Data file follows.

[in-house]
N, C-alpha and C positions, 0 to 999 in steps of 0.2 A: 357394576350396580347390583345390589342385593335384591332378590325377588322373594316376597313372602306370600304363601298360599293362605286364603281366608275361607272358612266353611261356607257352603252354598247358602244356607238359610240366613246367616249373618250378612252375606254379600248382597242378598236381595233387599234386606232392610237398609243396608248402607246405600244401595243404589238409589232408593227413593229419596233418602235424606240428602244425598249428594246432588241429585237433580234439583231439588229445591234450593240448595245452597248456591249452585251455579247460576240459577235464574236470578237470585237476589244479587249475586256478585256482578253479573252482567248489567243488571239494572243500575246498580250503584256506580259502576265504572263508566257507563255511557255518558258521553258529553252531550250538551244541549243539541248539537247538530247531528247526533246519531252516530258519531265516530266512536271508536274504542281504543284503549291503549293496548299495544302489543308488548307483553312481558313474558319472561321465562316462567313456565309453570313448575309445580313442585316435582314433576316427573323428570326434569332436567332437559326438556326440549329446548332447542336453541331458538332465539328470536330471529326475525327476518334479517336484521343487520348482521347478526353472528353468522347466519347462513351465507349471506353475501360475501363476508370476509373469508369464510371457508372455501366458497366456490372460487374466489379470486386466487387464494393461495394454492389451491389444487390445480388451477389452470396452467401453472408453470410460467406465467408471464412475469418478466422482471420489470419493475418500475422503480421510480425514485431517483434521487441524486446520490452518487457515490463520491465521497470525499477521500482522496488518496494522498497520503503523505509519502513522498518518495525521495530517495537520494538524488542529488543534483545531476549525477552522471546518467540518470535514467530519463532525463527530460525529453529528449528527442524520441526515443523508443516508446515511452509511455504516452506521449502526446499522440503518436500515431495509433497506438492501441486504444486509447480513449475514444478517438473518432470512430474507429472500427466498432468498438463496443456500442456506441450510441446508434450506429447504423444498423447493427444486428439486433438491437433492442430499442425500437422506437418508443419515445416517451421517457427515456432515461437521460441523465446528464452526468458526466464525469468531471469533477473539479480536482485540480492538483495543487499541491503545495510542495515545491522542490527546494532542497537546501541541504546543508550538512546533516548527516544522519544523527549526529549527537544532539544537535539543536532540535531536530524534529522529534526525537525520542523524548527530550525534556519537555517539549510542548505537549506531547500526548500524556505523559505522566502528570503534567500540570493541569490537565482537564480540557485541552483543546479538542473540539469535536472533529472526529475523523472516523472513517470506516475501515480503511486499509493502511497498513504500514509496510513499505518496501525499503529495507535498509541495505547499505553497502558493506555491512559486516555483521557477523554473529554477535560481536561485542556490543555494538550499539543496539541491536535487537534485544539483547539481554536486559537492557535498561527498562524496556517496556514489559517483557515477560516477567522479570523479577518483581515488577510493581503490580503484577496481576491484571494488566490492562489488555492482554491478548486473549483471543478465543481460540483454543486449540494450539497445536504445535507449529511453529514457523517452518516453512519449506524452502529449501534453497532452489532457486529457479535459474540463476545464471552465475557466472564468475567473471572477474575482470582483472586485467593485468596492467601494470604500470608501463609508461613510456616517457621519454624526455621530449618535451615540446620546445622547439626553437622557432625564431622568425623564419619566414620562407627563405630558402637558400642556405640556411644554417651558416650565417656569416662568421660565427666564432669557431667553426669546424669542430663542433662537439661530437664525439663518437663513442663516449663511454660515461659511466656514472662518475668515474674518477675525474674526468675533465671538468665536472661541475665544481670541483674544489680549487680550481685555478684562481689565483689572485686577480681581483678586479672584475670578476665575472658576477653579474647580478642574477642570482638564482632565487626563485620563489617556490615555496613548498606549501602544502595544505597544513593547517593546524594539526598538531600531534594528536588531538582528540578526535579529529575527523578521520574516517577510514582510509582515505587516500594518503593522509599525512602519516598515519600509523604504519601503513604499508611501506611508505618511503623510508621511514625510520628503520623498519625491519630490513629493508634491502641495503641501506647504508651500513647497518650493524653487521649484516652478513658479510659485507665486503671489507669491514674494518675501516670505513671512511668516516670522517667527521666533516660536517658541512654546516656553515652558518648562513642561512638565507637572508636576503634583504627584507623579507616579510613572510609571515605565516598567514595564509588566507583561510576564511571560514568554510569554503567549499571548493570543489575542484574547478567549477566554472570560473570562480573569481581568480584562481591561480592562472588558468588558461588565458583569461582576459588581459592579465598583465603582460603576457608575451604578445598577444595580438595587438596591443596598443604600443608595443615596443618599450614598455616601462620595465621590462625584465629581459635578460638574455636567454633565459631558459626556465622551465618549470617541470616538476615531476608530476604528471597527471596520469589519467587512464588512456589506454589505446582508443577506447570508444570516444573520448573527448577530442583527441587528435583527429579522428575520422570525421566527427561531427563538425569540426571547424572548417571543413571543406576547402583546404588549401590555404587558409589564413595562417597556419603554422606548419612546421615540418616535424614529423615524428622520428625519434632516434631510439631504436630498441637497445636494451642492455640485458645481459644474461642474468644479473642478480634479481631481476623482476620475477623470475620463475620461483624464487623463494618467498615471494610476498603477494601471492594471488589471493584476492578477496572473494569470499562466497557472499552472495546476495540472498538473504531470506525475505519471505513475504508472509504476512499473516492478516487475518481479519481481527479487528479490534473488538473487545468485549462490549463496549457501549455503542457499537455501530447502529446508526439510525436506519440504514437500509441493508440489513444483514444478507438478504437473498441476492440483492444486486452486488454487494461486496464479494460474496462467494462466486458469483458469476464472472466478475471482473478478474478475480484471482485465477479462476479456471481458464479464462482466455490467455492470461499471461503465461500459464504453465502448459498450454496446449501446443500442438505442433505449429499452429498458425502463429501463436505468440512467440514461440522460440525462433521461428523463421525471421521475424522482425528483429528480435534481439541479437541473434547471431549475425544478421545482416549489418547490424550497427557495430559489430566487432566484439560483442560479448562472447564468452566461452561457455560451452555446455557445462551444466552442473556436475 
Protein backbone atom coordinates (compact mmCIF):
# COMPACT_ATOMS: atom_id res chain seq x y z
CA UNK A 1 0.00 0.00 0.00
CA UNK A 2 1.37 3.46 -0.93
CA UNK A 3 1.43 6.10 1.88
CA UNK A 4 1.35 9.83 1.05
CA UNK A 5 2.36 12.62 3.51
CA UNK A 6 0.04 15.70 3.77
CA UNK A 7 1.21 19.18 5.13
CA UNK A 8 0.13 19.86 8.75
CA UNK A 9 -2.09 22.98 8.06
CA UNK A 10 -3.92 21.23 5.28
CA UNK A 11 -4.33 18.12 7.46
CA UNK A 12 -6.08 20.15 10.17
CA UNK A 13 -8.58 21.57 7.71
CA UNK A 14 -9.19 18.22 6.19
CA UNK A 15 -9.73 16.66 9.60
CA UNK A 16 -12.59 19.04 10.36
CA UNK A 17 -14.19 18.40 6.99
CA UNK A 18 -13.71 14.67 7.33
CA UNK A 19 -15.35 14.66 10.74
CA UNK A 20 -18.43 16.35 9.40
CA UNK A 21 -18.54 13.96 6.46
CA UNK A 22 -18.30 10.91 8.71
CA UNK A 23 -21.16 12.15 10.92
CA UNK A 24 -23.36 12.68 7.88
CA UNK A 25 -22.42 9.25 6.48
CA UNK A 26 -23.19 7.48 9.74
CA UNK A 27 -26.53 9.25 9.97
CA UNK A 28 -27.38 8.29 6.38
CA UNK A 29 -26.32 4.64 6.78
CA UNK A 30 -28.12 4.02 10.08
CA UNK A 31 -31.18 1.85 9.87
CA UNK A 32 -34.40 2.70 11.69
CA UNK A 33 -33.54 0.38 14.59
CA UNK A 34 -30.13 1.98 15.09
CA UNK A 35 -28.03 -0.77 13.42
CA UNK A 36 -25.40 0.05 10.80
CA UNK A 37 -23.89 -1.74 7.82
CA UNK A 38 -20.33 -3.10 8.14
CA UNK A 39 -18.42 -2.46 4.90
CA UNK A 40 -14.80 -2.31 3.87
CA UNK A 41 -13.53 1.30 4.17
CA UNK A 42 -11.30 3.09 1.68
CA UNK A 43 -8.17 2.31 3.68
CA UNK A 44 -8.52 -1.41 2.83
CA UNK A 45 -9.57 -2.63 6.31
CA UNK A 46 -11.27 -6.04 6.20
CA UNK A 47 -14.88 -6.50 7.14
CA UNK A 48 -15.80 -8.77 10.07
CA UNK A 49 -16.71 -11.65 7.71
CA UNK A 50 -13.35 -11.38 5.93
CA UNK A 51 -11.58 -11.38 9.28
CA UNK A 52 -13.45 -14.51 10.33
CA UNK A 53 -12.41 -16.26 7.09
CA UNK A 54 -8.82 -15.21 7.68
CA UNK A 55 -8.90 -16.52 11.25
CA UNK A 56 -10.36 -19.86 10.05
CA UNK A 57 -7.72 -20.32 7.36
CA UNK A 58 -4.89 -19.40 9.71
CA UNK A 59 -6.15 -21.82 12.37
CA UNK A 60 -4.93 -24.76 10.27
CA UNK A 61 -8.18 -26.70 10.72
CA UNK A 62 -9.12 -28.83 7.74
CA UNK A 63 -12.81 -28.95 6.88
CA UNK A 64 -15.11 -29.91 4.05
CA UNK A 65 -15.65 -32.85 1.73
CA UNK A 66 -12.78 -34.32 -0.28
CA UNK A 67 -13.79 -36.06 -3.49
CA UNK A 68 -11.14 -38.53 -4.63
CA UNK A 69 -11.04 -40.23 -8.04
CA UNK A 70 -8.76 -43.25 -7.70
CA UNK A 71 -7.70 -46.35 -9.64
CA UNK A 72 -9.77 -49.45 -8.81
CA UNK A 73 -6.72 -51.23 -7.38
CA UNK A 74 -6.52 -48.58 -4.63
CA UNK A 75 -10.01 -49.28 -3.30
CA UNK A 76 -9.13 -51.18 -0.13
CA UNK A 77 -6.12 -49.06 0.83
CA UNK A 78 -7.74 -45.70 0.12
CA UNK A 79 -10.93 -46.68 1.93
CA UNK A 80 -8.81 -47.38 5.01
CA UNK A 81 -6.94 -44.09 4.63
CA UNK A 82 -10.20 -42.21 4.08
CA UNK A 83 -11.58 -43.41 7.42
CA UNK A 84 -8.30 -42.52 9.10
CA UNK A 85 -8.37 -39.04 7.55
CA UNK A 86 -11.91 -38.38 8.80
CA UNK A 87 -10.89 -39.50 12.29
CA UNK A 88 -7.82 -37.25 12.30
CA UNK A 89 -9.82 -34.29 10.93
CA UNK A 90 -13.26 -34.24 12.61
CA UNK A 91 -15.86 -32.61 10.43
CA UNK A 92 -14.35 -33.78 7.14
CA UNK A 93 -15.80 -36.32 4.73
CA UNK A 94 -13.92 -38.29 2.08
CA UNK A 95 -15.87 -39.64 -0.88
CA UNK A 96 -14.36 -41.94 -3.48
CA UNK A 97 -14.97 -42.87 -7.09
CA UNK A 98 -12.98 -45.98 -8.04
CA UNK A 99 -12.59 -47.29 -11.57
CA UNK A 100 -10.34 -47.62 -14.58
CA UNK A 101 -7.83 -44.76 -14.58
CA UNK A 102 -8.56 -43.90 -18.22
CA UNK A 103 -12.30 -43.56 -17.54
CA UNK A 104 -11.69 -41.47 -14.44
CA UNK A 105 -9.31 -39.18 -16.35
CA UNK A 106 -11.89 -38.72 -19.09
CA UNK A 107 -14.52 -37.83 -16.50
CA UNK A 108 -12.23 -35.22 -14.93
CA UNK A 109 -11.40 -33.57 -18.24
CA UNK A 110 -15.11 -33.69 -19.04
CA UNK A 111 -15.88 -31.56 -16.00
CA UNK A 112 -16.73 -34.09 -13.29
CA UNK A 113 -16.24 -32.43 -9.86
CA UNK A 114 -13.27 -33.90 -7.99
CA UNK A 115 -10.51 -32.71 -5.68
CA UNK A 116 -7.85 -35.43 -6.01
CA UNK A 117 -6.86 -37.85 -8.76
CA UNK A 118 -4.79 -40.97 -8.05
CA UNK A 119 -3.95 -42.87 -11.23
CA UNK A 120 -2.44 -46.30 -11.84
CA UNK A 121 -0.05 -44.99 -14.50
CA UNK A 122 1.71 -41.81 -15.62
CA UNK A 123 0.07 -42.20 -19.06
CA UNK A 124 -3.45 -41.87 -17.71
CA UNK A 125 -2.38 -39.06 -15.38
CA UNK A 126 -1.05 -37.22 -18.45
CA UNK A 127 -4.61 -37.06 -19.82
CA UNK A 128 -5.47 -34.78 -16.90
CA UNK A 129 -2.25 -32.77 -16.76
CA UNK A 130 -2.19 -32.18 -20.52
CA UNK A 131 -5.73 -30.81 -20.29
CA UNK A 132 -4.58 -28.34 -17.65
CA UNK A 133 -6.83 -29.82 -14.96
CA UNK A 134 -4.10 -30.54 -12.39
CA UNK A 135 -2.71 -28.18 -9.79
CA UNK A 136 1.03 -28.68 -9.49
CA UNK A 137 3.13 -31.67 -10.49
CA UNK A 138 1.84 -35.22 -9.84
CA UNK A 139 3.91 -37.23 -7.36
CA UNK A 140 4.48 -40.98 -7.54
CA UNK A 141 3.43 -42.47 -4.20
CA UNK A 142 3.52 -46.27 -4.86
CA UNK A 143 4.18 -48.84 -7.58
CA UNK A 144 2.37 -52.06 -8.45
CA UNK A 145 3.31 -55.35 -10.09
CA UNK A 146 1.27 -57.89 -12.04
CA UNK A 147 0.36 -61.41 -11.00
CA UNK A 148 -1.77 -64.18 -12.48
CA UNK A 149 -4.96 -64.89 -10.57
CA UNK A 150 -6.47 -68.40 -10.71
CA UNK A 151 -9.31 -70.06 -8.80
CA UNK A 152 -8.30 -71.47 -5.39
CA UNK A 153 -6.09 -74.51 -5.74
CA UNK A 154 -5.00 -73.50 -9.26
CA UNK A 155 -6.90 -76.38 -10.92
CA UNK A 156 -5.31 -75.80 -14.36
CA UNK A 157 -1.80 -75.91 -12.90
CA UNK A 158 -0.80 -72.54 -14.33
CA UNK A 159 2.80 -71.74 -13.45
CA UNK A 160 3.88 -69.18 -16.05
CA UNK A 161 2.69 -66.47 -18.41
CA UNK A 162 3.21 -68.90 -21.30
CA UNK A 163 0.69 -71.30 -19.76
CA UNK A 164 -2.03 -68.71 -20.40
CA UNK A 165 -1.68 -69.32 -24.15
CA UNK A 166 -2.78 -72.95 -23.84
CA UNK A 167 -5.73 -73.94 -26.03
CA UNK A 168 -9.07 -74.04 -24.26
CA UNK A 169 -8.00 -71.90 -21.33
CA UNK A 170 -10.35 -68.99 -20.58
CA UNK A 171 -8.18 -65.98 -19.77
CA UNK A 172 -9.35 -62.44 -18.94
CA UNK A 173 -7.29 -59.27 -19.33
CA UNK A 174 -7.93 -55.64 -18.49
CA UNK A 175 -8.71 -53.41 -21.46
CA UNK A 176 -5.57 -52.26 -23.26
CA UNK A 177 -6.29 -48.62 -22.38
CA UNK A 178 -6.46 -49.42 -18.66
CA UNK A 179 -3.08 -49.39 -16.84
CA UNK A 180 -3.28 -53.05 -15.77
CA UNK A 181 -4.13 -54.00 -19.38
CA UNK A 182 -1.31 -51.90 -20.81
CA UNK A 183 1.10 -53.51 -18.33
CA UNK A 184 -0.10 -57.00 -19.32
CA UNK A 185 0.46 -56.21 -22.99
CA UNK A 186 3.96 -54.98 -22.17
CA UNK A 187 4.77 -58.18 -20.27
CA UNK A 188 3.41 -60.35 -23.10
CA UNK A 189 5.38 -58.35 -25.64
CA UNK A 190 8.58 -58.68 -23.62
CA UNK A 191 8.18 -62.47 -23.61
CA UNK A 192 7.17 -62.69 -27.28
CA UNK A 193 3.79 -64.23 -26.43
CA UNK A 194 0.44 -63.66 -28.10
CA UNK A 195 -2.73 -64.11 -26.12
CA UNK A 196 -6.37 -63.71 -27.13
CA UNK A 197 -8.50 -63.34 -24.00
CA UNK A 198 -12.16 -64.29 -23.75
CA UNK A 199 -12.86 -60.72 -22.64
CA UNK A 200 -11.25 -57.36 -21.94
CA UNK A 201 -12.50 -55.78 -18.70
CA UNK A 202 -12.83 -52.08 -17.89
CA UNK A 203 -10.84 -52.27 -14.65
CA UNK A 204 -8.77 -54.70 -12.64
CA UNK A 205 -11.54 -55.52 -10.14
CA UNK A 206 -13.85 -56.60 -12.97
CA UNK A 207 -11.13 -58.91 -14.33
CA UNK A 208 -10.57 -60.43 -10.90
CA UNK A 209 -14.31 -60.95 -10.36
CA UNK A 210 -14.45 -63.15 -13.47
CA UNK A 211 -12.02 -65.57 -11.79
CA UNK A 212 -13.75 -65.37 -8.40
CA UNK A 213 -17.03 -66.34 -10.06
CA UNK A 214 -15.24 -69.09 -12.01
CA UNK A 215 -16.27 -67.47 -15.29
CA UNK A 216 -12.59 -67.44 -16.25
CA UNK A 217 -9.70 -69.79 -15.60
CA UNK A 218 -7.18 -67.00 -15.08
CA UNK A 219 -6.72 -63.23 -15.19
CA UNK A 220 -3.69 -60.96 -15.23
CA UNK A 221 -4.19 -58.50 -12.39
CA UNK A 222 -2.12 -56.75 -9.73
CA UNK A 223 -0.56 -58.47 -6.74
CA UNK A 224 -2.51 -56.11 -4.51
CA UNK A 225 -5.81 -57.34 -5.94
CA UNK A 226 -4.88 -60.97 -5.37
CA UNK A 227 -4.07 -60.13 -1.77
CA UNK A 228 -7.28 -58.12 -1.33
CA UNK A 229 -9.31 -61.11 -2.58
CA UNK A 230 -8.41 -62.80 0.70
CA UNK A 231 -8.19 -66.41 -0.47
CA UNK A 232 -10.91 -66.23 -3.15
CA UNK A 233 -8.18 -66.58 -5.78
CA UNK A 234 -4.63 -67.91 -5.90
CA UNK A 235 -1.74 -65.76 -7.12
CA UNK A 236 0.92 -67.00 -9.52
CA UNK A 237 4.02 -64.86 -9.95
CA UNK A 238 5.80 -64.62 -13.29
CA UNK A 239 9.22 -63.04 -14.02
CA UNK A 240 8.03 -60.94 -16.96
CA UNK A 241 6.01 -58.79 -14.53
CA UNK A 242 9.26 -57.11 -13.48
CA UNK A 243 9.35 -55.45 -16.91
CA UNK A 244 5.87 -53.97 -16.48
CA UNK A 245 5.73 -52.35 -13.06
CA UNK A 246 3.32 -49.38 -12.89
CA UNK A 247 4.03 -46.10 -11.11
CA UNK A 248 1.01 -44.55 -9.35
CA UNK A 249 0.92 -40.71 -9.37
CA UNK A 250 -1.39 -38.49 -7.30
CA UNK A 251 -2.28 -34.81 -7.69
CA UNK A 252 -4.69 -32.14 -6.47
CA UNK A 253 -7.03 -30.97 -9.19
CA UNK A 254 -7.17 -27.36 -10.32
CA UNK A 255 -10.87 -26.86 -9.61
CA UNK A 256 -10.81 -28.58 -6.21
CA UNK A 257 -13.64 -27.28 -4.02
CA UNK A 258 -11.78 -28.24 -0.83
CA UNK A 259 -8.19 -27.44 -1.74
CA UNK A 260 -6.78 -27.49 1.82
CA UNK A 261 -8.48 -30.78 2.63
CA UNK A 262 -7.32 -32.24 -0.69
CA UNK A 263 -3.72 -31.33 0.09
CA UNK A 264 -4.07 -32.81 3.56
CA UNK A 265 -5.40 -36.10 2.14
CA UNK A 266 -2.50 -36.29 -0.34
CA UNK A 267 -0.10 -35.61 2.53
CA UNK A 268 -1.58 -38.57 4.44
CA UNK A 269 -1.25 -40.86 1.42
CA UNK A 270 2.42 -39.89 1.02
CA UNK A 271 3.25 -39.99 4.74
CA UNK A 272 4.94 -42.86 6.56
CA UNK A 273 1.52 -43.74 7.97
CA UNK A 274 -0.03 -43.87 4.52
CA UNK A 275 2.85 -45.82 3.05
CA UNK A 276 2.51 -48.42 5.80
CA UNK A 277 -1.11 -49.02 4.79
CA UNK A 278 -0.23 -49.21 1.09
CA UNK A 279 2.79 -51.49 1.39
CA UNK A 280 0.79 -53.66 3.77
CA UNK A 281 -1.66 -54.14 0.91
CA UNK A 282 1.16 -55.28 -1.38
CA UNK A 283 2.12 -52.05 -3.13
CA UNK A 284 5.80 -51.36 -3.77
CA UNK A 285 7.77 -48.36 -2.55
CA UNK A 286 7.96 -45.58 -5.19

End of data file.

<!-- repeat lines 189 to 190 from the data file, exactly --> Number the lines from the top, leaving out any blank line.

CA UNK A 185 0.46 -56.21 -22.99
CA UNK A 186 3.96 -54.98 -22.17